New year begins at 10:18:37 AM Tehran time on
Saturday March 20, 2004
By Bita R
March 16, 2004
In harmony with the rebirth of nature, the Iranian
New Year celebration, or Noruz, always begins on the
first day of Spring. Noruz ceremonies are symbolic representations
two ancient concepts: the End and
Rebirth of Good and Evil. This celebration and its
rituals date back at least three thousand years. The New Year falls
on the Vernal Equinox or "Saal-Tahveel" which may occur
on March 20th, 21st or 22nd. The New Year makes
at the precise moment when the sun crosses the Equator.
It is Amou
Noruz or Haji Firuz (Uncle New Year, similar to Santa
Claus) who kicks out the winter cold and brings life to nature
and warmth to every
household. People disguise themselves by painting
their faces black and wearing red hats and satin
outfits. Haji Firuz sings and dances through the streets with tambourines,
kettle drums, and trumpets to spread good news about the coming
a non-religious celebration of Spring Equinox. It
has been celebrated by all of major cultures of
ancient Mesopotamia. Sumerians in 3000BC and
Babylonians in 2000 BC, the ancient kingdom of Elam in
Southern Persia in 2000BC and the Akaddians have all
celebrated it in one form or other. Today Noruz has
uniquely Iranian characteristics, which have been
celebrated for at least 3000 years, deeply rooted in the traditions of the Zoroastrian (Parsi) belief
All Iranians still carry out the Spring traditions
celebrate Chaarshanbeh Soori which
takes place on the evening of the last Tuesday of the year. Bon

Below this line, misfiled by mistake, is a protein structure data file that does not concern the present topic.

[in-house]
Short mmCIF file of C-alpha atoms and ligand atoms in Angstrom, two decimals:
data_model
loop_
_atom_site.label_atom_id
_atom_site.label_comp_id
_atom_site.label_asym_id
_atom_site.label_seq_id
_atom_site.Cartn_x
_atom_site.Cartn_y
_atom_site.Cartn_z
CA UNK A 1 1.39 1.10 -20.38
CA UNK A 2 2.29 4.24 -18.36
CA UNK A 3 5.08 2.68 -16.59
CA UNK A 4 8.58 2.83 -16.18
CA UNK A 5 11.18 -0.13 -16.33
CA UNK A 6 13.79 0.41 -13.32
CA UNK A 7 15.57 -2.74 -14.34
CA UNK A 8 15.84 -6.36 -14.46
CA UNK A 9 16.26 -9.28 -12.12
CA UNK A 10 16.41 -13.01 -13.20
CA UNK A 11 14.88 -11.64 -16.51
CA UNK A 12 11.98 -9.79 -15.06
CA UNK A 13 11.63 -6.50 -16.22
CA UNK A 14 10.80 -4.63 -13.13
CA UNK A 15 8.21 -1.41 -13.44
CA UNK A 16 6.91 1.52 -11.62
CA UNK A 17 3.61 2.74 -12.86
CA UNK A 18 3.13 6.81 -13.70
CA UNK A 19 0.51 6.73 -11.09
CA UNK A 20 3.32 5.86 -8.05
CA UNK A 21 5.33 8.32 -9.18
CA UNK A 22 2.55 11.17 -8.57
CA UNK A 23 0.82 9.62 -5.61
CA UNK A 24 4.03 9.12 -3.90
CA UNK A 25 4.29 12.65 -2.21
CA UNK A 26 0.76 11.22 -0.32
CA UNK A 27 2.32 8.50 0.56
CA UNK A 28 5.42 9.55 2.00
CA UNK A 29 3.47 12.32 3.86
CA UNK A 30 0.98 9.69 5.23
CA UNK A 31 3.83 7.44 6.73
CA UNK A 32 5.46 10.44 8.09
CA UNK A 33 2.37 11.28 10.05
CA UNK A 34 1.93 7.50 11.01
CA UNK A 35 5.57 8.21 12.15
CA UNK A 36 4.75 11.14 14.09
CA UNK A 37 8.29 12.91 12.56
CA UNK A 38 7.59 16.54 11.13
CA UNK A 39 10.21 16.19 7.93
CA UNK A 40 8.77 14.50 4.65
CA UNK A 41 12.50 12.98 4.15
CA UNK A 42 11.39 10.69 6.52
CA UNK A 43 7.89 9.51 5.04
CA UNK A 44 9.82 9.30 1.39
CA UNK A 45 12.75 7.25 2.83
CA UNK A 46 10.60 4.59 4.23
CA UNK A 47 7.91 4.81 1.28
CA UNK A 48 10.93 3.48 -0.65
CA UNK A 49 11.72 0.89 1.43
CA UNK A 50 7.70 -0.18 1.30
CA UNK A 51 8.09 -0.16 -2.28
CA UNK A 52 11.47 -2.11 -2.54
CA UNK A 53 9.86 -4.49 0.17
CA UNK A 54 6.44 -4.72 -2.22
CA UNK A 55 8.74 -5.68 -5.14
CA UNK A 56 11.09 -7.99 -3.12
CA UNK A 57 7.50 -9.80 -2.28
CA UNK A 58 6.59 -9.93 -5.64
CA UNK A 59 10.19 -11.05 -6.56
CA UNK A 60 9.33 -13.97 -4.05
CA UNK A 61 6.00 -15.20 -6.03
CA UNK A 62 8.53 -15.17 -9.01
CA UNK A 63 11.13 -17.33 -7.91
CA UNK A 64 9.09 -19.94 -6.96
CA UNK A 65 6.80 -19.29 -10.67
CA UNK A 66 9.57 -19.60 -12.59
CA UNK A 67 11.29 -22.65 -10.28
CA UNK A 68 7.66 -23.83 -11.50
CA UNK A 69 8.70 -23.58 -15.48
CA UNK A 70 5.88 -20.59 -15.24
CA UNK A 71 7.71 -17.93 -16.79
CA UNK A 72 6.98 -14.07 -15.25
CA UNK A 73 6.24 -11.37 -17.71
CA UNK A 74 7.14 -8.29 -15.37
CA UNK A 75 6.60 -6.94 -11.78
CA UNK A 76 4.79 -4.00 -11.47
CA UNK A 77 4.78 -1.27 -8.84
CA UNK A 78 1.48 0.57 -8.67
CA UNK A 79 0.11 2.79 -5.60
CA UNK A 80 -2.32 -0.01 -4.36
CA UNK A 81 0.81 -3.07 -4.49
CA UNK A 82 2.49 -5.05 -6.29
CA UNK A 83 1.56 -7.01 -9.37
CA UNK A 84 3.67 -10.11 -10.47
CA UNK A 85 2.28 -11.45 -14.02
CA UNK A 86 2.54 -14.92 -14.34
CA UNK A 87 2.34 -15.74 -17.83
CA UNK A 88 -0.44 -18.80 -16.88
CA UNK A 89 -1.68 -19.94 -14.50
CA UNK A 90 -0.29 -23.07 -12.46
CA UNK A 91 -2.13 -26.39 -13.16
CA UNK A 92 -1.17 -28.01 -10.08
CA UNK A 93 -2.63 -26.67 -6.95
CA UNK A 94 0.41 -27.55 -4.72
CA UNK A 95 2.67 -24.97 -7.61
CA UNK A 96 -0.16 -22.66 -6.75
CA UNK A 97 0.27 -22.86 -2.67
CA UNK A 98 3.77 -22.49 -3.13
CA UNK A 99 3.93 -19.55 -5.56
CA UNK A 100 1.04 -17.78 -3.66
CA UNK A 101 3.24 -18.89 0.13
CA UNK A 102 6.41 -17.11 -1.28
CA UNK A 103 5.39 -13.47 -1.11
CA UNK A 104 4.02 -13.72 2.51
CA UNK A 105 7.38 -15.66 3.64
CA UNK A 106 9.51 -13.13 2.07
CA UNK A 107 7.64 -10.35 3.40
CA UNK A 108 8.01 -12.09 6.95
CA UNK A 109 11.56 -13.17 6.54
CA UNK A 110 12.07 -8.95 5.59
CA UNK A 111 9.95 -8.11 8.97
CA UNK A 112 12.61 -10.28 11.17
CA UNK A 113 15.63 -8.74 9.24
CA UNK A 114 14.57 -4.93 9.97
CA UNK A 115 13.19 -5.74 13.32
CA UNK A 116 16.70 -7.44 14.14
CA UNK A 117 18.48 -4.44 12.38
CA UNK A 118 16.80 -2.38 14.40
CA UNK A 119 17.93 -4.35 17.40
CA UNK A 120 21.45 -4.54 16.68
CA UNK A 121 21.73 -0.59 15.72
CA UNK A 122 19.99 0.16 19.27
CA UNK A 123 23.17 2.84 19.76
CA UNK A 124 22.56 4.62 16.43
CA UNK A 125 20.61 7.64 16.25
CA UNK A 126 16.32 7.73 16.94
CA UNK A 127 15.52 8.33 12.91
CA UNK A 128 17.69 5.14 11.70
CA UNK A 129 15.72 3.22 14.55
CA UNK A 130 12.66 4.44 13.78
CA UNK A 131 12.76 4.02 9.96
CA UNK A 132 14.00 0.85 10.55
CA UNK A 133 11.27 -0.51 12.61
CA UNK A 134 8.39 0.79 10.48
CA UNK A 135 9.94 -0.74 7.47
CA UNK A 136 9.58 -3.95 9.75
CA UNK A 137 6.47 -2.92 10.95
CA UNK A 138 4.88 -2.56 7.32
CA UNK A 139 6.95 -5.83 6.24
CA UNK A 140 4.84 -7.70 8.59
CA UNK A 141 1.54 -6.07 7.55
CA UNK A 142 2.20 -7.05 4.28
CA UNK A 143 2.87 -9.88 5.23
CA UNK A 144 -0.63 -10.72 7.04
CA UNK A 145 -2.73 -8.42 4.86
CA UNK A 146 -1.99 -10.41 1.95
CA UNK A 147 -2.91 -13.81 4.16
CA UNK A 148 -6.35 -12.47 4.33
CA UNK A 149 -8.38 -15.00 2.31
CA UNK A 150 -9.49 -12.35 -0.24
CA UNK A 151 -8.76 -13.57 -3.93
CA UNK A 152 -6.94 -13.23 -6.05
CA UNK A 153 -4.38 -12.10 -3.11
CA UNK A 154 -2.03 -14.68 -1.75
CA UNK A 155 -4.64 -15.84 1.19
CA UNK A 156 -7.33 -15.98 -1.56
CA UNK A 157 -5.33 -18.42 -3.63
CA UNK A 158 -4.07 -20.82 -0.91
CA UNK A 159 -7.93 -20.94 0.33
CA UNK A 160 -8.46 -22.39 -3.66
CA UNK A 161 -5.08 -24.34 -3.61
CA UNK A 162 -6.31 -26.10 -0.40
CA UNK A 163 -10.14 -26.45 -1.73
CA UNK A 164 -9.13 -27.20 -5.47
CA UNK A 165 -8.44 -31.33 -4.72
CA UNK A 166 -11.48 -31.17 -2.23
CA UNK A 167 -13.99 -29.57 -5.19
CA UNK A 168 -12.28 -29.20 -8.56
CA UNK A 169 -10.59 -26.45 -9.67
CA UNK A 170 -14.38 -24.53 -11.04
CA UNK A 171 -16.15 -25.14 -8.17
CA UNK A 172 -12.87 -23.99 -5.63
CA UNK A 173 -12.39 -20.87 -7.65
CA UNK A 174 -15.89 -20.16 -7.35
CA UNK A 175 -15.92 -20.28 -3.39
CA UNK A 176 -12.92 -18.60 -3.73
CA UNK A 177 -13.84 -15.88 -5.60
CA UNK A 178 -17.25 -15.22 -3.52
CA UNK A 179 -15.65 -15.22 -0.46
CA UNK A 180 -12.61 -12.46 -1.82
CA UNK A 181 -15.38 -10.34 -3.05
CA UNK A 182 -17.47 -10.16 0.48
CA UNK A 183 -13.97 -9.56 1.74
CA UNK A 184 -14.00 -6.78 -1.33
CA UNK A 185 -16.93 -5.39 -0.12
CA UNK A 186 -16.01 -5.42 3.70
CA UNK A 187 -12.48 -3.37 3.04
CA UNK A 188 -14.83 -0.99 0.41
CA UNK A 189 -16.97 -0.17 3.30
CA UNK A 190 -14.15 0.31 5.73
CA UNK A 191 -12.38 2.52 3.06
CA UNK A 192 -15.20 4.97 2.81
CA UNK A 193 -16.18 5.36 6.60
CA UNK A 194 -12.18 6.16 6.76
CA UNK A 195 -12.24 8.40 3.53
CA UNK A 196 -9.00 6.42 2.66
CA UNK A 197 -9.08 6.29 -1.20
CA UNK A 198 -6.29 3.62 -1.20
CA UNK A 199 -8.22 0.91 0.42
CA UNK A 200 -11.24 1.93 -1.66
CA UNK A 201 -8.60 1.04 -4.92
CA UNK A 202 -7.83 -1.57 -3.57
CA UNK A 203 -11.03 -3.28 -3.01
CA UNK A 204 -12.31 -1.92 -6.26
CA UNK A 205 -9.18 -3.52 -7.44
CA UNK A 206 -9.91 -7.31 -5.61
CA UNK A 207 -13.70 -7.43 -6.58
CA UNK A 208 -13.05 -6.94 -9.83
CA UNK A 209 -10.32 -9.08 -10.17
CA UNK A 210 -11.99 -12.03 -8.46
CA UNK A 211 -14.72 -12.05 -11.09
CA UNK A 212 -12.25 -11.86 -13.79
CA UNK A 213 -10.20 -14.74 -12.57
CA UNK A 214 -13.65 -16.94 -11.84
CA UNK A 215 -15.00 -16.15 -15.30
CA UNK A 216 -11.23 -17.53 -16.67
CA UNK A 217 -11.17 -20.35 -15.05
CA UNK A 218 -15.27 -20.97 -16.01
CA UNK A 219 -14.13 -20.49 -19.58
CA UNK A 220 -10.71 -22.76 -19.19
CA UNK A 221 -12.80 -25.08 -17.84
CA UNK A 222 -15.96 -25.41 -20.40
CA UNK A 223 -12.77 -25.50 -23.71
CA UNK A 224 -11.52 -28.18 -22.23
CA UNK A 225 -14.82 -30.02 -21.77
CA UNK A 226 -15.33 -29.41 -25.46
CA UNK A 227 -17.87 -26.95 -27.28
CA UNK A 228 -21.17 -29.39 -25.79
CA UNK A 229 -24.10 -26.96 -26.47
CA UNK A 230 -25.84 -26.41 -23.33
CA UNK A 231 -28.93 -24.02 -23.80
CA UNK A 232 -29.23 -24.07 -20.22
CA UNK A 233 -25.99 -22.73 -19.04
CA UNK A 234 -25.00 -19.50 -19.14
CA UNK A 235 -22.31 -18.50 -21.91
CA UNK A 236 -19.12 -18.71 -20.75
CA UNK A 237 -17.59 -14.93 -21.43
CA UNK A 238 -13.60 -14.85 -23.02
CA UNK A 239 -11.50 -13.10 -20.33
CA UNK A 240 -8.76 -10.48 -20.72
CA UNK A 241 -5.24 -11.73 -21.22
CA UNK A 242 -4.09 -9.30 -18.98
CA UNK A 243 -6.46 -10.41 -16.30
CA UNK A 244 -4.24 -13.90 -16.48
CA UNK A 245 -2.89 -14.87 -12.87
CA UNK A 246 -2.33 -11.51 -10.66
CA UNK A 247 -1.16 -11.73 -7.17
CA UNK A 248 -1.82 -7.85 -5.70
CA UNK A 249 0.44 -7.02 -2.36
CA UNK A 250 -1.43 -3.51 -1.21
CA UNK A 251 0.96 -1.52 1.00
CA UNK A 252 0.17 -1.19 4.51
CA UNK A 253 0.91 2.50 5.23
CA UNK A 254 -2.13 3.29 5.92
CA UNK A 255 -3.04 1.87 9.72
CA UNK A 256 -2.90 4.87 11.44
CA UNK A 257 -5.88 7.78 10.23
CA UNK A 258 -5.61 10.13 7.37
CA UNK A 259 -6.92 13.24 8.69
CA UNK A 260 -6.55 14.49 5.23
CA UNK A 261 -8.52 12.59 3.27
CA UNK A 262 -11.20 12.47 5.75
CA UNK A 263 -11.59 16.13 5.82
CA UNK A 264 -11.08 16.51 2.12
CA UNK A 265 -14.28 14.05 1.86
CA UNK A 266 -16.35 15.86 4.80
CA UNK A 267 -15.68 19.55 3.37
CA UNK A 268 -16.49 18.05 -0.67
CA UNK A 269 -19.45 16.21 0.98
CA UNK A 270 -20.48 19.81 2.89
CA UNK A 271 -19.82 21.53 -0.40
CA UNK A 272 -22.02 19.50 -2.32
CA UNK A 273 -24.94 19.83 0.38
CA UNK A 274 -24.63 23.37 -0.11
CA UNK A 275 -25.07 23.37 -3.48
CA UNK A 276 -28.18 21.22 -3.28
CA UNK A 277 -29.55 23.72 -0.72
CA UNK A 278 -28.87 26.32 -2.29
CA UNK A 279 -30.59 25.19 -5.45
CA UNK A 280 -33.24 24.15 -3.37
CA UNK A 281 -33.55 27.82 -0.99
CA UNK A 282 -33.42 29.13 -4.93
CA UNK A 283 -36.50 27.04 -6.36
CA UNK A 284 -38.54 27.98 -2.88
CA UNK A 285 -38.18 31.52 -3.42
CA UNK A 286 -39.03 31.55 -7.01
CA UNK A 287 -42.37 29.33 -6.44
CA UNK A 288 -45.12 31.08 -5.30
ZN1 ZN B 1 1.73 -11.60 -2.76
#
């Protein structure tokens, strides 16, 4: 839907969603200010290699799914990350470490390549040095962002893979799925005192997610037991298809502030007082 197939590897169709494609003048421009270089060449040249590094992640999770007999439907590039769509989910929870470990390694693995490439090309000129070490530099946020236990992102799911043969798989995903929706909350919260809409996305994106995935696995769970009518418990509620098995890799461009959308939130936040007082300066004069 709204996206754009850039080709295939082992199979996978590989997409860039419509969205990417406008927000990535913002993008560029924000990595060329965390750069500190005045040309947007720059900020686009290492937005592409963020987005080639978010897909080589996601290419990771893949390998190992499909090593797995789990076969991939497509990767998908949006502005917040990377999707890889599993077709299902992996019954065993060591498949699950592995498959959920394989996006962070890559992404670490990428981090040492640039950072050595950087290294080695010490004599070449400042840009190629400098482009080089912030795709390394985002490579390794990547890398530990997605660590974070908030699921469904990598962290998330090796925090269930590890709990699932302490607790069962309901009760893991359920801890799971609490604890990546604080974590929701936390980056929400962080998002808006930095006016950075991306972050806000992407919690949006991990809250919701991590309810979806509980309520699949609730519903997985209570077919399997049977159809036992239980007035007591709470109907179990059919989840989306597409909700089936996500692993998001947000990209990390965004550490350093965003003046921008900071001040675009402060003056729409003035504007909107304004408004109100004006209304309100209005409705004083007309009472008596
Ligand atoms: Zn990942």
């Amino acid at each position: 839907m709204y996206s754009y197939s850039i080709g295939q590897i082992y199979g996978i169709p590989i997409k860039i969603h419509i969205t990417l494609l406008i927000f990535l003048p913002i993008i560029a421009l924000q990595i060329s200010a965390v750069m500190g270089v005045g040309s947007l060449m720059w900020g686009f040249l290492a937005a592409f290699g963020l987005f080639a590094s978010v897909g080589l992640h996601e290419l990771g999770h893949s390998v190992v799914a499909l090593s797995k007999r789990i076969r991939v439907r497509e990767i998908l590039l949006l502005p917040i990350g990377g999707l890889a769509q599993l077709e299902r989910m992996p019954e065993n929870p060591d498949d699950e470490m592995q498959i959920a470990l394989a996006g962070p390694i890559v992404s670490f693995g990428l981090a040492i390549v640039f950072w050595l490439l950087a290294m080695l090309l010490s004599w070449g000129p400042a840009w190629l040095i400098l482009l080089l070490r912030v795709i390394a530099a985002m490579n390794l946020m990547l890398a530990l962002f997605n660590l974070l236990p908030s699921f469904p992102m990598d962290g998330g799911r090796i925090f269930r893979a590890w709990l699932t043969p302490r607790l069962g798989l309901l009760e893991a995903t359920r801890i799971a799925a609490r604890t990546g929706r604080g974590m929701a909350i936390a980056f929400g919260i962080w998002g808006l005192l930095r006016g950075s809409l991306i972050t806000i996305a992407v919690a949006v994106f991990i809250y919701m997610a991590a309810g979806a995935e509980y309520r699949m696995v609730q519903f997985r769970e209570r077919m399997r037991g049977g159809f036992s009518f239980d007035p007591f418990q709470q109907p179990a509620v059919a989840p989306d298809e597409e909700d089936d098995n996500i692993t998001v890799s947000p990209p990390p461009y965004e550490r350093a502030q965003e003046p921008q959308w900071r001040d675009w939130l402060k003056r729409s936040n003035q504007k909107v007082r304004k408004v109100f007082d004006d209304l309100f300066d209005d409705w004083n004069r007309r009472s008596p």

fires are lit and every one jumps over fire and pray for immunity
from illnesses and misfortune in the coming year.
Persians celebrate New Year for 13 days only, because
traditionally 13 is said to be an unlucky and
unfortunate number so the festival is ended by
spending the 13th day -- Seezdah Bedar --
outdoors with family and friends to avoid bad luck.
The first few days of
the festival are spent visiting
older members of the family other relatives and
friends. Gifts and money are exchanged and sweets and
feasts are consumed.
The ceremonial spread known as Haft-Seen is set up in
each household. "Haft" means "seven" and
"Seen" is the 15th letter of the Persian alphabet which corresponds
to the letter "S". The following seven
things whose names start with Seen/S must be present on any Haft-Seen spread:
1) Sabzeh (sprouts, usually lentil or wheat)
- Represents fertility and rebirth of nature.
2) Seeb (apple): - Represents natural beauty.
3) Samanu (a sweet creamy pudding): - Represents the
virtue of patience.
4) Somaq (somaq berry used as a spice): - Represents
the color of sunrise as the appearance of the sun
symbolises Good conquering Evil.
5) Senjed (the sweet, dry fruit of the Lotus Tree) -
Represents love. It has been said that when the Lotus
Tree is in full bloom, its fragrance and its fruit
make people fall in love and become oblivious to
6) Seer (garlic): - Represents good health.
7) Serkeh (vinegar) - Represents longevity.
that can be seen on the Haft-Seen are:
* Ayneh - Mirror represents reflections
of Creation which according to Persian beliefs, took place on the
first day of Spring.
* On either side of the mirror are two candlesticks
holding a flickering candle for each child in the
family. The candles represent enlightenment and
* Sonbol (Hyacinth) - Spring flowers with the scent of
* Sekkeh (coins) - Represent prosperity and wealth.
* A basket of painted eggs represents fertility.
* A seville orange floating in a bowl of water
represents the earth floating in space.
* A goldfish in a bowl of water represents life
and the end of astral year-picas.
* A flask of rose water known for its magical
* Incense to ward off evil spirits.
Noruz is a celebration of new life.
HAVE A HAPPY Noruz every one!
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